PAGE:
Fantastic Friday: Great depression

Re-reading the Fantastic Four comics from the start. Just like one of Jack Kirby’s last stories on the comic was a throwback to 1930s gangster action, John Byrne’s last full arc on the comic also takes us back to the ‘30s, in issue #291. Synergy!


In the previous issue, Reed tragically yet heroically died while closing the Negative Zone portal and defeating Annihilus. This also caused temporal weirdness to happen, sending Sue, Johnny, She-Hulk, and special guest star Nick Fury back in time to the year 1936. We begin the team landing the S.H.I.E.L.D. flying car in an alley, and Fury again informing us it’s 1936. He was a kid growing up in NYC at the time, and that somehow makes him know the exact date. Sue tries to maintain her strength while grieving for Reed, saying the Fantastic Four must go on without him. She turns the team invisible so no one sees them and changes history, etc. Fury then turns on the car’s hologram projector so it looks like a beat-up UPS delivery truck, which fits right in with the old-timey NYC cars.


They discuss where to go. Fury says S.H.I.E.L.D.’s “granddaddy organization” won’t be of much help, and he considers leaving for Germany to do something about “a certain paper-hanger.” They’re interrupted when cops begin chasing them, because of the UPS truck’s modern-day license plates. They drive through a distortion of some sort, and end up back in the present. Johnny flies off to visit Alicia (who is really Lyja the Skrull in disguise), wondering if she too was trapped in 1936. He finds her at their loft apartment, and she has no idea that time is warping. Then it warps again, and Johnny finds himself returned to the past.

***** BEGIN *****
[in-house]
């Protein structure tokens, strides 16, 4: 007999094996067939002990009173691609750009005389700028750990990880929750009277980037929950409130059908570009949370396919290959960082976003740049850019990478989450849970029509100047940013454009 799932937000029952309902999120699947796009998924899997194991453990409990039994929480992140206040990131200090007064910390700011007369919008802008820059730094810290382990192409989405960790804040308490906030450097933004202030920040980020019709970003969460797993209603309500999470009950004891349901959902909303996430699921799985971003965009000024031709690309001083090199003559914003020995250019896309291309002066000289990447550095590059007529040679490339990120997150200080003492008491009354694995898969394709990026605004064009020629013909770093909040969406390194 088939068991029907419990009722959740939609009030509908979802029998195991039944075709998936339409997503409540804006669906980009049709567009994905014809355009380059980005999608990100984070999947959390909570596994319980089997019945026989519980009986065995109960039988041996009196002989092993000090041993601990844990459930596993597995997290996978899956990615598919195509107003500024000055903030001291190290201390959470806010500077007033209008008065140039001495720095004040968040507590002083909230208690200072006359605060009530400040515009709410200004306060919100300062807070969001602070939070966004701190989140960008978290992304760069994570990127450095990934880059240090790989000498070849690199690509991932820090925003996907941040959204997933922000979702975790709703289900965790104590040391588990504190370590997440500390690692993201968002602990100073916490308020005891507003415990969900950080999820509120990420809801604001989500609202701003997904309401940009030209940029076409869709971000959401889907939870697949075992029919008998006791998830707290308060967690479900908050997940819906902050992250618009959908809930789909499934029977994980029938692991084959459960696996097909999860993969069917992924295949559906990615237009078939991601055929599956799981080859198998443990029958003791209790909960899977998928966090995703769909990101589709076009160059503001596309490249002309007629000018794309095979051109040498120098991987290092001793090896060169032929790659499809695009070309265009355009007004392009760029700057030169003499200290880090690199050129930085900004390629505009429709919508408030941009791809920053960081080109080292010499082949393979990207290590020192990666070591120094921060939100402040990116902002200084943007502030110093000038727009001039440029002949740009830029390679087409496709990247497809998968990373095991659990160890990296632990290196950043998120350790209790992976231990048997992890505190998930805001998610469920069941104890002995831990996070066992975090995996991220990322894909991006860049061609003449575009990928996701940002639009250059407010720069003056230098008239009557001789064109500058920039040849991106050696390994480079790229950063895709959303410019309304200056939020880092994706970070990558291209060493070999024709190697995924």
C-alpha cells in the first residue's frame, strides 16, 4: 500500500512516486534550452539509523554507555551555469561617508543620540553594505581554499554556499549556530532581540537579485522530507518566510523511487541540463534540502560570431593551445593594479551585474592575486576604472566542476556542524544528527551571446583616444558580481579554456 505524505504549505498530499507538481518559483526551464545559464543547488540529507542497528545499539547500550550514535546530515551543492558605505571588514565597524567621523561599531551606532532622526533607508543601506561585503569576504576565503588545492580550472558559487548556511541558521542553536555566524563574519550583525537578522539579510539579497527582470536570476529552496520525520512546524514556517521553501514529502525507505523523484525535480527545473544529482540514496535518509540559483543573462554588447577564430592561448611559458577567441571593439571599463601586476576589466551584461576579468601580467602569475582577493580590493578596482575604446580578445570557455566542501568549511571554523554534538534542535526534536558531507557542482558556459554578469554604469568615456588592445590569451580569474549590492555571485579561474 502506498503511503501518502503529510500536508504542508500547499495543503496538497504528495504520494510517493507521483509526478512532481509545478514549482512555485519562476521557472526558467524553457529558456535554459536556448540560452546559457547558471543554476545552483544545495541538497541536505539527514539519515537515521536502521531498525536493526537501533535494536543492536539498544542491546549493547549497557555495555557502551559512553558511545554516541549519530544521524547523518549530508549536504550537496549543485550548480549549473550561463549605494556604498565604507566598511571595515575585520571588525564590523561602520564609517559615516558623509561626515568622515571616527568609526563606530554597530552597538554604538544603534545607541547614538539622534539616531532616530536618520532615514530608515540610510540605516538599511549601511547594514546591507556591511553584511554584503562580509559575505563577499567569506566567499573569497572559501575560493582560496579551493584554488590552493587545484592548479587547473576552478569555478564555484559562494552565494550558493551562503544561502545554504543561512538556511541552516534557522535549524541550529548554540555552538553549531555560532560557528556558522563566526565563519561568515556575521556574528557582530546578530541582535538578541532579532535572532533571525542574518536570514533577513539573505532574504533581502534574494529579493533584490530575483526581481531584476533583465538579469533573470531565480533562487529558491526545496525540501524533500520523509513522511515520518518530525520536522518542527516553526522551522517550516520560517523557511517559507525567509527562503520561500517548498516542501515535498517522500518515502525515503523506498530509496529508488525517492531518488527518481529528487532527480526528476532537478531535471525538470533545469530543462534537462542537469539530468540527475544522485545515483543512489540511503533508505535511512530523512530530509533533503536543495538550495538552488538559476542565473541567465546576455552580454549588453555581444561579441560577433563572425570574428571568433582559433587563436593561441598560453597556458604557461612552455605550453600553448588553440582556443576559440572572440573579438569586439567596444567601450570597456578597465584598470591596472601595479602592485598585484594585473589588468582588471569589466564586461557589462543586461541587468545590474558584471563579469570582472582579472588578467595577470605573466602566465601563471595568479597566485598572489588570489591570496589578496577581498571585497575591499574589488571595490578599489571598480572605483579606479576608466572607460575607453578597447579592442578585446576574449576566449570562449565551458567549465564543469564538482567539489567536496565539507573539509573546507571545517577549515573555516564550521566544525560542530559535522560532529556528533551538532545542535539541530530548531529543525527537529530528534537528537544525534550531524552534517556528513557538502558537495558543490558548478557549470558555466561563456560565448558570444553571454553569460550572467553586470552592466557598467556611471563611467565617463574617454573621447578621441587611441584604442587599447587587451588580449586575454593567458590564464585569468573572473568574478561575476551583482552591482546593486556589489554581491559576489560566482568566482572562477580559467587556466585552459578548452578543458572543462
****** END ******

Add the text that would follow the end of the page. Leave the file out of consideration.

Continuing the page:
The rest of the team doesn’t fare much better, having driven right into a wall that was supposed to be S.H.I.E.L.D. headquarters, but in ’36 was just a wall. Fury suffers a blow to the head, knocking him out. Sue turns invisible and wanders off to find help, leaving She-Hulk behind to watch Fury, under orders not to interact with the locals. Alone in the city, Sue’s thoughts dwell on Reed.

And then this happens:


This hugely uncomfortable panel has, as you can guess, been the source of much controversy over the years. To Marvel’s credit, they retconned this during the 2012 Matt Fraction Fantastic Four series, establishing instead that Reed and Sue are the same age, having met when they were both in college. Marvel even re-ran this panel on an editorial page with a “what was (or not?) innocent then is not appropriate now” explanation.

Back to the story at hand, She-Hulk is contacted by the S.H.I.E.L.D. satellite, reporting that time is fluctuating wildly between the past and the present, and they’re caught up in it. She-Hulk is then distracted by a man being chased by a car full of armed thugs. She wrestles with whether to get involved or let history play out as it always has, but she can’t help herself. She steps in and rescues the guy.